Like Cibolo Steele in the state semifinals, Cedar Hill wasn't about to let unbeaten and largely unchallenged Katy make good on its supposed destiny of the DII title without a heck of a fight. So indefensible was the Longhorns' speed, and so ferocious was the Longhorns' linebackers, that Katy actually trailed, 24-21, midway through the fourth quarter. Up to that point, Katy RB Adam Taylor had all three Tiger touchdowns, but Cedar Hill QB Damion Hobbs threw and ran for a score early in the fourth to push the Longhorns in front and move the crowd of more than 42,000 to the edge of their seats. That's when the Katy ground game took over; with a little bit of FB Alex Fisher mixed in, Taylor stepped up a notch with two truly magnificent touchdown runs, a 56-yarder and a 42-yarder, that set the final margin and left coach Joey McGuire's squad looking for answers. There's just not much you can do with Taylor, who finished with 276 yards and all five Katy TDs on 30 carries; several times, Cedar Hill defenders met him at or near the line of scrimmage with textbook tackles, but the Nebraska pledge either stepped around, over or through them into the second level. His final run was possibly his finest — a defender put his shoulder right on Taylor's thigh pad, something that would have sent most of us sprawling. But Taylor brought his leg up and rolled with the impact, spinning his way into the open and propelling the Tigers to their seventh state title, tied with a number of programs for second-most in Texas. Taylor, who was named the game's Offensive MVP, carried the ball 76 total times in Katy's final two games.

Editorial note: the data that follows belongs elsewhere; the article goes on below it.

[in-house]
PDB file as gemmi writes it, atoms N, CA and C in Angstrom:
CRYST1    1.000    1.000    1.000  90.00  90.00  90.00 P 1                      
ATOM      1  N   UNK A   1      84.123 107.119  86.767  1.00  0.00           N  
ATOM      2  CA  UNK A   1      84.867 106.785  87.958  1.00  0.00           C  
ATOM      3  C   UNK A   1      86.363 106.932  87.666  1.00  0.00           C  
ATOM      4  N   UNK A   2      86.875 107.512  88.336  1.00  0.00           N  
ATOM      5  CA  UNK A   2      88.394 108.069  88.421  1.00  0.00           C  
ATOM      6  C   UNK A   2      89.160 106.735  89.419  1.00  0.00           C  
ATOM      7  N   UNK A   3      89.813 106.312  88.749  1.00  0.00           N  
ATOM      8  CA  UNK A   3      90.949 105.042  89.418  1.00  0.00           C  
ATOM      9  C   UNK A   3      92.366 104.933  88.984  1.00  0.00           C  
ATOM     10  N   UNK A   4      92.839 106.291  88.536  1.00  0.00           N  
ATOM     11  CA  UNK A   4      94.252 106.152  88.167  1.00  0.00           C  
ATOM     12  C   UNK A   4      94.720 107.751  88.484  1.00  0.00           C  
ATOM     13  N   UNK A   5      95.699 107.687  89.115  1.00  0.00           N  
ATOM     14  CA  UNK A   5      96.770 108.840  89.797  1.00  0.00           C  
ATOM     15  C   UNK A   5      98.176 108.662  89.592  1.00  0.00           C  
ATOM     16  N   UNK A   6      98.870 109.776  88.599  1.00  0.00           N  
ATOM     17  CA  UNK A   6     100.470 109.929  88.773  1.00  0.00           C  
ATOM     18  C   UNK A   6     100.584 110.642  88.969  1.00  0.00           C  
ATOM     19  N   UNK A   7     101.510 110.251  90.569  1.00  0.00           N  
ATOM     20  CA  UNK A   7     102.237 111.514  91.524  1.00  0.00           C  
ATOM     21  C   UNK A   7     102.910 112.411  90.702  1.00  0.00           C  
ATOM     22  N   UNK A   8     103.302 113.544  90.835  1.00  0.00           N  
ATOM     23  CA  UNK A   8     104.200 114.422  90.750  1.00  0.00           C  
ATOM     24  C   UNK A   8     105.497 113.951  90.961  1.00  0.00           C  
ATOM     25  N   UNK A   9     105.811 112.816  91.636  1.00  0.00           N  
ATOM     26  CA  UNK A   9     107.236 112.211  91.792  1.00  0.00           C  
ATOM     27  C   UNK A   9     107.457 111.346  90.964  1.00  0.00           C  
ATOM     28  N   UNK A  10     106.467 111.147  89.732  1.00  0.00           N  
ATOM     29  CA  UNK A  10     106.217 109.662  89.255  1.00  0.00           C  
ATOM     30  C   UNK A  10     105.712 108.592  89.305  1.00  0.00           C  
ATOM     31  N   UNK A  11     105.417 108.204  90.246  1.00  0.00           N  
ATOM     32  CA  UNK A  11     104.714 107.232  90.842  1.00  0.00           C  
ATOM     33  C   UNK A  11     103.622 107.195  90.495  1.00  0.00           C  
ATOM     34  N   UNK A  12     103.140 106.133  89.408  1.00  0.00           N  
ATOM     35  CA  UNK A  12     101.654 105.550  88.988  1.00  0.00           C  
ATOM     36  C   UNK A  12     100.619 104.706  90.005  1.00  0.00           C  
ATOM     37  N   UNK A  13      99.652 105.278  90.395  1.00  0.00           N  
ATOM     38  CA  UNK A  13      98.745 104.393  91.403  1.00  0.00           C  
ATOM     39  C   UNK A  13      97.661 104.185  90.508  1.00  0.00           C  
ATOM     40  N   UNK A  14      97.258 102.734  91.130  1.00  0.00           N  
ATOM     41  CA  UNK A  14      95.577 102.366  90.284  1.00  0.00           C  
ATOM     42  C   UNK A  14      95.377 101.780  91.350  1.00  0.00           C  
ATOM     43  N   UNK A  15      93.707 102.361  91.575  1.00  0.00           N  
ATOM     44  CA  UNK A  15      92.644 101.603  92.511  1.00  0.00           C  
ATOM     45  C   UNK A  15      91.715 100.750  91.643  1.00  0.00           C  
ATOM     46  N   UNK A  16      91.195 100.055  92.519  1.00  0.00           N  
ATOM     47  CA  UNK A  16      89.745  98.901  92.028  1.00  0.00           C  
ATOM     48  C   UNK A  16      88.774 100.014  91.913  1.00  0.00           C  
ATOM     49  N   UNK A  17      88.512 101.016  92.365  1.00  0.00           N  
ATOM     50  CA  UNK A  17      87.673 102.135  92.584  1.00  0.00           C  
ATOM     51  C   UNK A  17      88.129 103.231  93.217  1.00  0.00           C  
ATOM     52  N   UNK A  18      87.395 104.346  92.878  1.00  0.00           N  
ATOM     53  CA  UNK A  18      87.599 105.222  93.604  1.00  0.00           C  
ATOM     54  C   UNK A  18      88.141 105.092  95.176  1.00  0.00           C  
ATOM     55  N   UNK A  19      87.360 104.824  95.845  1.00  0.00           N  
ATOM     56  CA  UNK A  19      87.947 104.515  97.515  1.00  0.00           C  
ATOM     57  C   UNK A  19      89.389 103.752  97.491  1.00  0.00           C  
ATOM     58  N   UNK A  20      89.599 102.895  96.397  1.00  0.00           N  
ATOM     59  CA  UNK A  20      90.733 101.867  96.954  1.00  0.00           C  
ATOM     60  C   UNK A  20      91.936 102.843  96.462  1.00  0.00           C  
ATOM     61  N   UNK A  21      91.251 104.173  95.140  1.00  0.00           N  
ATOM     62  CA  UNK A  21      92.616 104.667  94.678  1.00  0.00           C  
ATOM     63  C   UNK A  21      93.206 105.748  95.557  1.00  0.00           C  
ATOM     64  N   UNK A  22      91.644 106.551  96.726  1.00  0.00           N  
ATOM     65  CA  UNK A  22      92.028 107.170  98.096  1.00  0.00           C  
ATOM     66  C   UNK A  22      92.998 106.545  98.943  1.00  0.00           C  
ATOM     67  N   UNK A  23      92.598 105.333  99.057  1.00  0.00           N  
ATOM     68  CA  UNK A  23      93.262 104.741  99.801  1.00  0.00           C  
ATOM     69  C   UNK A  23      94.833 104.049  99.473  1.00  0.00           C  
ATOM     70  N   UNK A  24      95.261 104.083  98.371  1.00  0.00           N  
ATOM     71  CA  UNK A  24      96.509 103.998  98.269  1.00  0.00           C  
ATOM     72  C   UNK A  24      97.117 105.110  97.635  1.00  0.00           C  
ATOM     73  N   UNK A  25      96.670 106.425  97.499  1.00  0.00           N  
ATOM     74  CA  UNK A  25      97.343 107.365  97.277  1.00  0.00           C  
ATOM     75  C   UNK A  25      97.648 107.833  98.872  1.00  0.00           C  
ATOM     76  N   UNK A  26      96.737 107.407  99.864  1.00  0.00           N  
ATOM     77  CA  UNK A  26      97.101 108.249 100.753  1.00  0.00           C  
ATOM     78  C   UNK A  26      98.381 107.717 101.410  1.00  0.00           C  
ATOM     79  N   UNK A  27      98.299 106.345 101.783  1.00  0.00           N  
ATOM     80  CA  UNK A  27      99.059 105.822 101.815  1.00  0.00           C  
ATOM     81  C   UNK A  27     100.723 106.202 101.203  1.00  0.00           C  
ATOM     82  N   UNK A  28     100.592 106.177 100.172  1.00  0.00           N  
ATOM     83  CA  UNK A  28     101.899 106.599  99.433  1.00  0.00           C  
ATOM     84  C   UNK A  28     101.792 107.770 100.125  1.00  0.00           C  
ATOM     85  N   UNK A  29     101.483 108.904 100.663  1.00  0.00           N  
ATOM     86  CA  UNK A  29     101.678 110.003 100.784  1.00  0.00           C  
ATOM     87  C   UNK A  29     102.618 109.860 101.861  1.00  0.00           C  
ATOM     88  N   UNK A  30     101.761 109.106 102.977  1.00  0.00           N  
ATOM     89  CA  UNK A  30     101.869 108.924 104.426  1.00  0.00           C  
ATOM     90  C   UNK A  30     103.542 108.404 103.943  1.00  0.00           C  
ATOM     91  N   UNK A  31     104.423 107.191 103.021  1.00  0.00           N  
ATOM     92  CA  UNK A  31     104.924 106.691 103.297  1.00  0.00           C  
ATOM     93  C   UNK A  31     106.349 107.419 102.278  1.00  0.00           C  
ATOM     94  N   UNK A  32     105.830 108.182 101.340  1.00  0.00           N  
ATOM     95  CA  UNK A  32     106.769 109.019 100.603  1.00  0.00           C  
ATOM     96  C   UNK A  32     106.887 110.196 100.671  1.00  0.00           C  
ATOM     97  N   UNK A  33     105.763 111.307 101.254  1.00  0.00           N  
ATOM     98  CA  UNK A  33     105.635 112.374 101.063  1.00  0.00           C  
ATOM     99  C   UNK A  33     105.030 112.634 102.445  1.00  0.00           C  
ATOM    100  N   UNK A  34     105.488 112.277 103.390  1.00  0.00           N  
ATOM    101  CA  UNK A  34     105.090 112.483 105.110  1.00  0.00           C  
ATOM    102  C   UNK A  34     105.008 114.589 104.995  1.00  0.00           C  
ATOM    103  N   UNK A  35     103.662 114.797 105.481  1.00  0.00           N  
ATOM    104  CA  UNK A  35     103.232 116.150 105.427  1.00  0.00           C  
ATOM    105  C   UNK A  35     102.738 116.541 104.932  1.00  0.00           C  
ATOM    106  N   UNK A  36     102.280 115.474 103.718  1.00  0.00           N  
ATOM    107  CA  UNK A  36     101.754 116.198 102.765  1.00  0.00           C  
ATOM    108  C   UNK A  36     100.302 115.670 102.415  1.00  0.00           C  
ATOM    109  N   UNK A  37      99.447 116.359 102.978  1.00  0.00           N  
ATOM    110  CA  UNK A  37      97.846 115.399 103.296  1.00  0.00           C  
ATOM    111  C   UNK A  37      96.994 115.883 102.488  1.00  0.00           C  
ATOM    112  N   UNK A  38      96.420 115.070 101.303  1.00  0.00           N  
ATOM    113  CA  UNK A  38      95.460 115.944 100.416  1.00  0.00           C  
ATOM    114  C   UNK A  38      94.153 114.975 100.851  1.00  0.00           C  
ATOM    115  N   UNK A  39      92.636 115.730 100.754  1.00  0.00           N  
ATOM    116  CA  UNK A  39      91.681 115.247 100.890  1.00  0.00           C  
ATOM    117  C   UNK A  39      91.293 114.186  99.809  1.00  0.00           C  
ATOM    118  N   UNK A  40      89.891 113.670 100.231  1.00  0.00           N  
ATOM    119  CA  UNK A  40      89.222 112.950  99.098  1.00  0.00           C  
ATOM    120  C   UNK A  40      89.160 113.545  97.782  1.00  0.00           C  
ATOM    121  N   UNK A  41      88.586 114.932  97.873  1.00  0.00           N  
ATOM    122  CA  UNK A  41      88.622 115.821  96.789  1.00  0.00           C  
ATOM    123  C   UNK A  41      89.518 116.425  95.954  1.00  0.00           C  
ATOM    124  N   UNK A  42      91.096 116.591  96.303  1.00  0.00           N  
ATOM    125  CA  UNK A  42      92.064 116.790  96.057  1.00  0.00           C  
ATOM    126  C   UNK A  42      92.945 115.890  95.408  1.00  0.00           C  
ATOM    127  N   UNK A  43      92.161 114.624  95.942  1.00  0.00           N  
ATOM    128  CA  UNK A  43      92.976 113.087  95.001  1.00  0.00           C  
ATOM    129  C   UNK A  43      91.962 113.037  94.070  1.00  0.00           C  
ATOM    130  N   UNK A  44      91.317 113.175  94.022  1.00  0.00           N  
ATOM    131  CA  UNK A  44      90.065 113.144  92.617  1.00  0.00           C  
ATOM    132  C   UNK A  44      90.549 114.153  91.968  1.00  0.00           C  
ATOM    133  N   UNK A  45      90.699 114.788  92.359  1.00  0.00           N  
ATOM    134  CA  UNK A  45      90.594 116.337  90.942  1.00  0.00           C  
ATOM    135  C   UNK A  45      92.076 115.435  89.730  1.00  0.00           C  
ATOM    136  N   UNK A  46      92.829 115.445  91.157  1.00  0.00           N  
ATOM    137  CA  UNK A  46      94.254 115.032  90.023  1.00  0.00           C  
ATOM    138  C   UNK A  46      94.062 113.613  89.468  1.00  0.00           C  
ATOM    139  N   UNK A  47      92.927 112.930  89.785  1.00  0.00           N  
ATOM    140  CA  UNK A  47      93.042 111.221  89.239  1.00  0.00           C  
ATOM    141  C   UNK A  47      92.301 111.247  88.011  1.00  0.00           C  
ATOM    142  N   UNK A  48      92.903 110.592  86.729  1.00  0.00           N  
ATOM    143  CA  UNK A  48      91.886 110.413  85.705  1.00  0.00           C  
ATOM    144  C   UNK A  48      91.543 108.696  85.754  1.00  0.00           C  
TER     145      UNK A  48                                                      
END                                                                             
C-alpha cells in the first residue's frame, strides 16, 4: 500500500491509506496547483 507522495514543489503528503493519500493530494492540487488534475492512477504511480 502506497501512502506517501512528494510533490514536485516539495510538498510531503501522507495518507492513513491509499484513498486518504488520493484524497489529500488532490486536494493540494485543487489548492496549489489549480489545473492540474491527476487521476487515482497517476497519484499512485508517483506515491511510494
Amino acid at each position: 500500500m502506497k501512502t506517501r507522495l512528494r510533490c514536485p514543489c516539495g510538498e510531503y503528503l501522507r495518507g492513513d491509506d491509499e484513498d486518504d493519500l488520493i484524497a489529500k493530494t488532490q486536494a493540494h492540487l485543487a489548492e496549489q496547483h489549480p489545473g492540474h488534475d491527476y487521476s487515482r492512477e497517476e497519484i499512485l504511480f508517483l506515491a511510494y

Class 4A matchups:
Denton Guyer 48, Georgetown 37
This game featured one of the most dramatic turn of events in title game history. Georgetown dominated the late stages of the first half, forcing a turnover on downs, a fumble and a punt en route to a 23-14 halftime lead that had a large Guyer contingency scratching their heads. Outside of Austin Weston's 56-yard touchdown run at the beginning of the second quarter, Georgetown wasn't doing anything particularly explosive ... it was just chewing up short yardage behind a balanced ground game and the connection of QB Jake Hubenak and WR Randy Knightner. When Guyer fumbled again on its first drive of the third quarter, Georgetown could smell blood in the water; 10 plays later, Hubenak hit a highly-impressive Knightner for his second TD of the day and a commanding 30-14 lead. That's when Guyer QB Jerrod Heard, still just a junior, simply took over the game — after a strong kickoff return, Heard ripped off a 32-yard run that put Guyer just outside the redzone, and a few plays later he danced in from 17 yards out to put some life in the stadium. Georgetown turned the ball over on downs immediately afterwards, and Heard stepped up again, this time with a 14-yard touchdown run that ended with a bone-shattering collision at the goal line. Heard was still standing at the end of it, and suddenly the score was 30-27. The hits kept coming; Hubenak fumbled immediately on Georgetown's next drive, and Heard scored a third straight time one play afterwards to take the lead at 34-30. Georgetown's next drive ended in an interception, and Heard hit Ellis Jefferson two plays later for a game-icing 71 yard touchdown pass. In the end, Guyer went on a 34-7 run in the second half, and Heard (189 yards, 2 TDs passing; 143 yards, 5 TDs rushing) was at the center of it. Remarkable.